Columbia Experts on the Discovery of Gravitational Waves

Last week, physics had a rare moment in the spotlight when scientists announced that they have successfully detected gravitational waves from the merging of two black holes roughly a billion light-years away. This incredible technological and scientific feat confirmed a major prediction in Albert Einstein’s general theory of relativity, published a century ago. 

Three Columbia astrophysicists were instrumental in the LIGO (Laser Interferometer Gravitational-Wave Observatory) experiment, by building the complete timing system that was "essential in figuring out the direction in which we hear two black holes colliding." Their excitement was palpable as they took to the stage at Columbia to discuss the finding with an equally delighted Neil deGrasse Tyson ('91, '92GSAS) shortly after the historic announcement on February 11. (View the video here.)

The breakthrough was clearly a big moment for science, but why was it so important, and where will this discovery take us?

Here's what our notable Columbia astrophysicists, scientists, and professors have to say about it:

 

 

1. "This discovery marks the opening of a new era in which we will explore the universe using waves of gravity."

- Brian Greene, professor of physics and mathematics at Columbia University.

“This is big. This will go down in science as a pivotal moment. And not just because it’s another spectacular confirmation of Einstein’s ideas, which it is. But rather because, for millennia, we have explored the universe using waves of light."

Watch Professor Greene explain gravitational waves in this video.

 

2. "Up until today, we had been watching the sky. From tomorrow, we can also hear it."

- Szabi Marka, professor of physics at Columbia University and lead of Columbia's LIGO team.

Marka compared a researcher using LIGO to observe the universe to a deaf person hearing music for the first time. "Can you imagine the joy?" he said in Popular Science. "The world would change. This is what LIGO is to astrophysics." He also remarked in Columbia News, "We are looking so far back into the history of the unseen universe that it is the most awesome experience that I, as a scientist, could ever imagine."

 

3. "The closest you can get to black hole is gravitational waves. There should be no structure to the surface, but if there is, if black holes have any 'hair,' we could detect that."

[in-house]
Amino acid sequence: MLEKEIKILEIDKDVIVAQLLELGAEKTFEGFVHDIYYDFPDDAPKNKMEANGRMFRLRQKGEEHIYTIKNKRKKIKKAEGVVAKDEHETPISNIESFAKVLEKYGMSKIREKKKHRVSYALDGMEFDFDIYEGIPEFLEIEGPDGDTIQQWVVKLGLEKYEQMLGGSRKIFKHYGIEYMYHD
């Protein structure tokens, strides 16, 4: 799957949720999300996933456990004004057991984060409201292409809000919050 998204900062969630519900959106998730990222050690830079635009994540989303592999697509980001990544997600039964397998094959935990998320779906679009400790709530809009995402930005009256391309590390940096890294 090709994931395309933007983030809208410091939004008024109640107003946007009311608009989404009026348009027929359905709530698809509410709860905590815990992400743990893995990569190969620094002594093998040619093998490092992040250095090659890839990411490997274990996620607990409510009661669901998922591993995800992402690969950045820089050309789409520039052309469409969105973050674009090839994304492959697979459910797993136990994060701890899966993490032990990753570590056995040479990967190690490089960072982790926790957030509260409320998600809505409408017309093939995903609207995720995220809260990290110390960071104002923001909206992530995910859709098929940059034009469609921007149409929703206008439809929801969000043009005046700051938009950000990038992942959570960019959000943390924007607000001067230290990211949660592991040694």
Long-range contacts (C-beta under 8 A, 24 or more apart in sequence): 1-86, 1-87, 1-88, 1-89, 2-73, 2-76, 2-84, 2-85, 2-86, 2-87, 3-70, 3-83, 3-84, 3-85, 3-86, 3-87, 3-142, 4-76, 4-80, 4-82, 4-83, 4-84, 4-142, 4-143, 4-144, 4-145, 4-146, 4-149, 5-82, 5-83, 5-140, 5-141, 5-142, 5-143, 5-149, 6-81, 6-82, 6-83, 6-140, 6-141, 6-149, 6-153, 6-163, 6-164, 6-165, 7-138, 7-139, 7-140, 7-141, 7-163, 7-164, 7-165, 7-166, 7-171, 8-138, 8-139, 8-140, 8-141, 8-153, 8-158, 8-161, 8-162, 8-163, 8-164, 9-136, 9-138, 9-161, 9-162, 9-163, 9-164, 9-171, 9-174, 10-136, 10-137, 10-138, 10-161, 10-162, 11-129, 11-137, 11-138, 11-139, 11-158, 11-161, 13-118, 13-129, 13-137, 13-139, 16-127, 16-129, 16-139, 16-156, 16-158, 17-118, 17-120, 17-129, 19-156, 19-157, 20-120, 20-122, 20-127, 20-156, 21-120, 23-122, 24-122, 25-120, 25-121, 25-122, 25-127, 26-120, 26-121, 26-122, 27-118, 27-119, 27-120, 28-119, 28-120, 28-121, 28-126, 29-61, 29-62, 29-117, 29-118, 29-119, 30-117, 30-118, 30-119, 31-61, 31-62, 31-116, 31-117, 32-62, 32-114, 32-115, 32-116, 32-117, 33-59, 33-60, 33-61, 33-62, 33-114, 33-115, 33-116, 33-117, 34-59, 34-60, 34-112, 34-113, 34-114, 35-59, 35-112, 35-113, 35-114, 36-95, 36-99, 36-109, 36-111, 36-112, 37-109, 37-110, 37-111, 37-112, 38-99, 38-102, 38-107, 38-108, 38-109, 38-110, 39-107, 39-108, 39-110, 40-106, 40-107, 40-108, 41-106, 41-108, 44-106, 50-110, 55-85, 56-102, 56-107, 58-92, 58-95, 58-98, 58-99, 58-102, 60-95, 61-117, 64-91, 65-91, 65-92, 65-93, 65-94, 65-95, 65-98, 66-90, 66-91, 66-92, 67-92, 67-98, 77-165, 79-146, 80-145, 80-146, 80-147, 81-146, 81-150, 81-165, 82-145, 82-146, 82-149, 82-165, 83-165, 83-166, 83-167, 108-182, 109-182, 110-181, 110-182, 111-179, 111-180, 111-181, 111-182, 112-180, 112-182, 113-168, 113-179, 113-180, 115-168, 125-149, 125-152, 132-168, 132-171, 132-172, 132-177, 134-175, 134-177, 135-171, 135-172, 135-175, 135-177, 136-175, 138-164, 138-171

- Imre Bartos, physics lecturer at Columbia University and one of the lead LIGO researchers. 

According to Bartos in this article, 'Physicists, at the moment, have no knowledge about if black holes have any structure. But with the assistance of gravitational waves can originate from the surface — a point of no return called the event horizon.'

 

4. "The discovery of gravitational waves is on a par with the major discoveries of the last decade, like the Higgs Boson."

- Michael Tuts, chair of Columbia’s Department of Physics

"It’s something that we’ve known—Einstein predicted it 100 years ago—but it’s taken us this long to finally be able to confirm it. Like the Higgs, I think this is Nobel-quality work,” said Tuts in Columbia News.  

Photo: Ruth Orkin | Hulton Archive | Getty Images 

5. "I don't know if there's anything left that Einstein predicted that we can still end up finding out as true. Everything has been correct."

- Neil deGrasse Tyson ('89, '91GSAS), astrophysicist, director of the Hayden Planetarium. 

Watch Tyson discuss Einstein's gravitational waves theory on The Anthony Cumia Show below. 

Got more questions about the significance of this out-of-this-world discovery?

As Neil deGrasse Tyson dryly remarked to an electrified room during the LIGO announcement last week, we really ought to go ask the remarkable researchers themselves. "Then you can come back to me, and I'd be happy to tie a bow on it. I'm delighted to actually be in the bow-tying service of science right here in New York City."

Fortunately for us, the remarkable researchers are just down the block - on 116th and Broadway, Columbia University.

  

And speaking of gravity, we're just going to leave this here.

(Featuring Andy Ross '01SEAS) 

 

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For more information, visit Columbia News.